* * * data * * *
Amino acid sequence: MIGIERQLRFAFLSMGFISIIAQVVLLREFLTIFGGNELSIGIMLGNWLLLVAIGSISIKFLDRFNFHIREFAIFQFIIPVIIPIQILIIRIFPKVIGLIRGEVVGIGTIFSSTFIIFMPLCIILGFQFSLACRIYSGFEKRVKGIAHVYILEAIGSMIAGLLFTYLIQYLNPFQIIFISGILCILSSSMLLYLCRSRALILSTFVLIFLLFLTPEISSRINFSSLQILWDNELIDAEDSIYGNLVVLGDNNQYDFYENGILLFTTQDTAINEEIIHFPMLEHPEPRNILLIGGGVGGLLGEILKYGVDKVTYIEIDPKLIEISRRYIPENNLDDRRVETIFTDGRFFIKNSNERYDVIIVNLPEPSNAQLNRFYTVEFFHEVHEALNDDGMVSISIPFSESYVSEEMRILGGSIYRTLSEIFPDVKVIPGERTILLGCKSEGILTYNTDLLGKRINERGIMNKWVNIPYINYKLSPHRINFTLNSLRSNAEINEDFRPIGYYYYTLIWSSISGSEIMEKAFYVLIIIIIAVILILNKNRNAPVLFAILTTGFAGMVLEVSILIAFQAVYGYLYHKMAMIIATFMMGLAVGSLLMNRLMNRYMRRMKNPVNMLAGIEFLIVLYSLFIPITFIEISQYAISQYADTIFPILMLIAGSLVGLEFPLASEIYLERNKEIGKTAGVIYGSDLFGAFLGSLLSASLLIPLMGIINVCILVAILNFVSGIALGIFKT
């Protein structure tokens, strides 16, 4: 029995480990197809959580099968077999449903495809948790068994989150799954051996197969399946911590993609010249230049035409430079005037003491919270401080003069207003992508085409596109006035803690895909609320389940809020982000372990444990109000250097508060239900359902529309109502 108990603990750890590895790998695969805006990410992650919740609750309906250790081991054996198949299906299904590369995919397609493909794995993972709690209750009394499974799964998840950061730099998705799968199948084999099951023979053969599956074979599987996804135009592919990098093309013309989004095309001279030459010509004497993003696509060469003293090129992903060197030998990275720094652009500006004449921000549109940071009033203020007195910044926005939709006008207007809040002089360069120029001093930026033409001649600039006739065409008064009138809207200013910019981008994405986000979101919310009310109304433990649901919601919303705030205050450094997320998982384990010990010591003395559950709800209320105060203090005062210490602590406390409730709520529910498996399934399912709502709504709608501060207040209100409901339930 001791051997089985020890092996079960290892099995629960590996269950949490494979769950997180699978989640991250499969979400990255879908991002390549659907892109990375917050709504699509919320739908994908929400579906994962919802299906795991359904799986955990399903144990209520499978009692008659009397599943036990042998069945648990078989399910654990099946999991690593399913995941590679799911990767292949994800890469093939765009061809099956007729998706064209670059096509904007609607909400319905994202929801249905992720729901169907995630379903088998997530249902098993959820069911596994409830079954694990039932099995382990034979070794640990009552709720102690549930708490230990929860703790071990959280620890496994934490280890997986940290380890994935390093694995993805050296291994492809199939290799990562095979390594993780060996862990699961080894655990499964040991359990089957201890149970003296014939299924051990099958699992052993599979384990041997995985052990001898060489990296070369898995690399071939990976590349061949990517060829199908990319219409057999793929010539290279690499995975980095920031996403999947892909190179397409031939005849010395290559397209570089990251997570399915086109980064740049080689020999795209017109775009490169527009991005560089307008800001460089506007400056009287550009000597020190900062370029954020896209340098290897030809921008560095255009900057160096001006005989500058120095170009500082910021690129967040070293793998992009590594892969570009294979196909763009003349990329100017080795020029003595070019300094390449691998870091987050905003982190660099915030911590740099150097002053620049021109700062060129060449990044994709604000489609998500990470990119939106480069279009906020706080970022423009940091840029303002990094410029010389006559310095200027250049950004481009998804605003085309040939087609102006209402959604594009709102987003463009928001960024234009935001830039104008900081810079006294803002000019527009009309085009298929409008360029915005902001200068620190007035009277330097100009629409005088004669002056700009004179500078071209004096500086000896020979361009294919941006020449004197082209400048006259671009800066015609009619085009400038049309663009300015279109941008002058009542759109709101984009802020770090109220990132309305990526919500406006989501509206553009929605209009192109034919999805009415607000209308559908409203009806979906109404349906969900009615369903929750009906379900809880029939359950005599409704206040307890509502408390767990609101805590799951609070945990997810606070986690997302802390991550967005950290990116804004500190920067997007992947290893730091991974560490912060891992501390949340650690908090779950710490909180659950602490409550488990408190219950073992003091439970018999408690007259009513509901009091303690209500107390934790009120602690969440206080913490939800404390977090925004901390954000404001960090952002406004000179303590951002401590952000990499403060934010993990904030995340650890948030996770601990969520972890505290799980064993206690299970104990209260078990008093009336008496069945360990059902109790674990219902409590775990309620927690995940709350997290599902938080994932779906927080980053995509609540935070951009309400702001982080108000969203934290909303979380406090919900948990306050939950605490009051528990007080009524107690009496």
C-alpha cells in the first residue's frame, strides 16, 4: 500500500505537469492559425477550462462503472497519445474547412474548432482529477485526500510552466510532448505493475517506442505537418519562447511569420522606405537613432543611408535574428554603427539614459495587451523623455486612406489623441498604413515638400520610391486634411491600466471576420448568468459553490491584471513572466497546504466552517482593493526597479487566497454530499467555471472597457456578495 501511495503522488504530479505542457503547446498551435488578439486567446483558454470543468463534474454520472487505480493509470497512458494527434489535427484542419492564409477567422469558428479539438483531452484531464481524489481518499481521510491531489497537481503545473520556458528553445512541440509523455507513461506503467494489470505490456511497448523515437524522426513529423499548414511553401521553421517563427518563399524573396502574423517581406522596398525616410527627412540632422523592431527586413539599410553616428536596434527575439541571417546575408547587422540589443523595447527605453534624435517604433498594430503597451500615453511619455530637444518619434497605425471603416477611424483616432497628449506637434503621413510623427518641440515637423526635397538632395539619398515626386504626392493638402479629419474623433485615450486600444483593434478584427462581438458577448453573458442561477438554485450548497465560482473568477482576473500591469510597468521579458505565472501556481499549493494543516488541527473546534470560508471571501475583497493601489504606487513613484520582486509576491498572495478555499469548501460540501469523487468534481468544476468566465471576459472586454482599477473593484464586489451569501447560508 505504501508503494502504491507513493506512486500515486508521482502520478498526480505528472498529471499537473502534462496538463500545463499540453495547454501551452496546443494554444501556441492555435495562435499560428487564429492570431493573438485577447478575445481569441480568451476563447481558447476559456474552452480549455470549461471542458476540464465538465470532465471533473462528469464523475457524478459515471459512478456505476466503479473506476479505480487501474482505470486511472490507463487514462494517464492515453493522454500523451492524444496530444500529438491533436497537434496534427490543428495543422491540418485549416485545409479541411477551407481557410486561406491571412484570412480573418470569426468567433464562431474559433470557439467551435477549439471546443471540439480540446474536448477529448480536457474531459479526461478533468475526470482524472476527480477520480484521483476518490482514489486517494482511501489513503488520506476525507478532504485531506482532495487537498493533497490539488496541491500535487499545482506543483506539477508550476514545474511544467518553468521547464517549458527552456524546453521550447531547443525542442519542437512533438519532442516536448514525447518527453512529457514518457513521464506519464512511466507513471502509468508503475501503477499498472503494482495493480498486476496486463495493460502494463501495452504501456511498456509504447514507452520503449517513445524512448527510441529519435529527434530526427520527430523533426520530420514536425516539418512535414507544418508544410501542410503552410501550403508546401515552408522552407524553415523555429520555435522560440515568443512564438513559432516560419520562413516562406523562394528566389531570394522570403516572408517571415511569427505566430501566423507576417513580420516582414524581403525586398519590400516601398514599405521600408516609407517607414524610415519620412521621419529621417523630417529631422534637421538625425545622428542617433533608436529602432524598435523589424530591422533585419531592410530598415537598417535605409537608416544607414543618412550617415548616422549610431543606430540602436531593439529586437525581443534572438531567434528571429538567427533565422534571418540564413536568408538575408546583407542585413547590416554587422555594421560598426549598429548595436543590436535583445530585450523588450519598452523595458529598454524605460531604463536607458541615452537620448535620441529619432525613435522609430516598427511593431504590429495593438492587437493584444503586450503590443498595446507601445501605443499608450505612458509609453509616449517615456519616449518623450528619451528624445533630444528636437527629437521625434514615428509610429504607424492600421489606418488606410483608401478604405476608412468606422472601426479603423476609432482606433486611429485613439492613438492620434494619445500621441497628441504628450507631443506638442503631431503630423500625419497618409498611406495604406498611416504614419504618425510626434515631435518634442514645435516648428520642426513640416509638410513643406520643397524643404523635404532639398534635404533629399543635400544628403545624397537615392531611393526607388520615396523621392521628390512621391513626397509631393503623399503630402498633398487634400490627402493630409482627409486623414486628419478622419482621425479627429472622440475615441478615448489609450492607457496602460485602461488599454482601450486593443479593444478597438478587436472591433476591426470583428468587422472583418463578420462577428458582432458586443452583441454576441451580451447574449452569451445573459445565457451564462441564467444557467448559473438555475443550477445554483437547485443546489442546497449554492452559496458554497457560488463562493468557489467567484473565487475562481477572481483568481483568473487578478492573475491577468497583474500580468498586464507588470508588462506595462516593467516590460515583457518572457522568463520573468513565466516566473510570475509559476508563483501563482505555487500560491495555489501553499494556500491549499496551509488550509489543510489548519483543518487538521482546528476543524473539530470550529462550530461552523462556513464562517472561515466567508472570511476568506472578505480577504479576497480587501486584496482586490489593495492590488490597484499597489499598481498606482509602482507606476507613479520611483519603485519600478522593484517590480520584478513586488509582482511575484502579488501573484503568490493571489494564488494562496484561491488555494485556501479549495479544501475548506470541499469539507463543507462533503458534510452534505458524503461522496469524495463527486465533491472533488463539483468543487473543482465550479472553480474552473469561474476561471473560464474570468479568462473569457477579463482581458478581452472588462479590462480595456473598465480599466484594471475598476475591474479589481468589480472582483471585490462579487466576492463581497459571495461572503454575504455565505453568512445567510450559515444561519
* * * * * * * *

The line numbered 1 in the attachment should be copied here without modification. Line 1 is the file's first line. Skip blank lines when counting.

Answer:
Amino acid sequence: MIGIERQLRFAFLSMGFISIIAQVVLLREFLTIFGGNELSIGIMLGNWLLLVAIGSISIKFLDRFNFHIREFAIFQFIIPVIIPIQILIIRIFPKVIGLIRGEVVGIGTIFSSTFIIFMPLCIILGFQFSLACRIYSGFEKRVKGIAHVYILEAIGSMIAGLLFTYLIQYLNPFQIIFISGILCILSSSMLLYLCRSRALILSTFVLIFLLFLTPEISSRINFSSLQILWDNELIDAEDSIYGNLVVLGDNNQYDFYENGILLFTTQDTAINEEIIHFPMLEHPEPRNILLIGGGVGGLLGEILKYGVDKVTYIEIDPKLIEISRRYIPENNLDDRRVETIFTDGRFFIKNSNERYDVIIVNLPEPSNAQLNRFYTVEFFHEVHEALNDDGMVSISIPFSESYVSEEMRILGGSIYRTLSEIFPDVKVIPGERTILLGCKSEGILTYNTDLLGKRINERGIMNKWVNIPYINYKLSPHRINFTLNSLRSNAEINEDFRPIGYYYYTLIWSSISGSEIMEKAFYVLIIIIIAVILILNKNRNAPVLFAILTTGFAGMVLEVSILIAFQAVYGYLYHKMAMIIATFMMGLAVGSLLMNRLMNRYMRRMKNPVNMLAGIEFLIVLYSLFIPITFIEISQYAISQYADTIFPILMLIAGSLVGLEFPLASEIYLERNKEIGKTAGVIYGSDLFGAFLGSLLSASLLIPLMGIINVCILVAILNFVSGIALGIFKT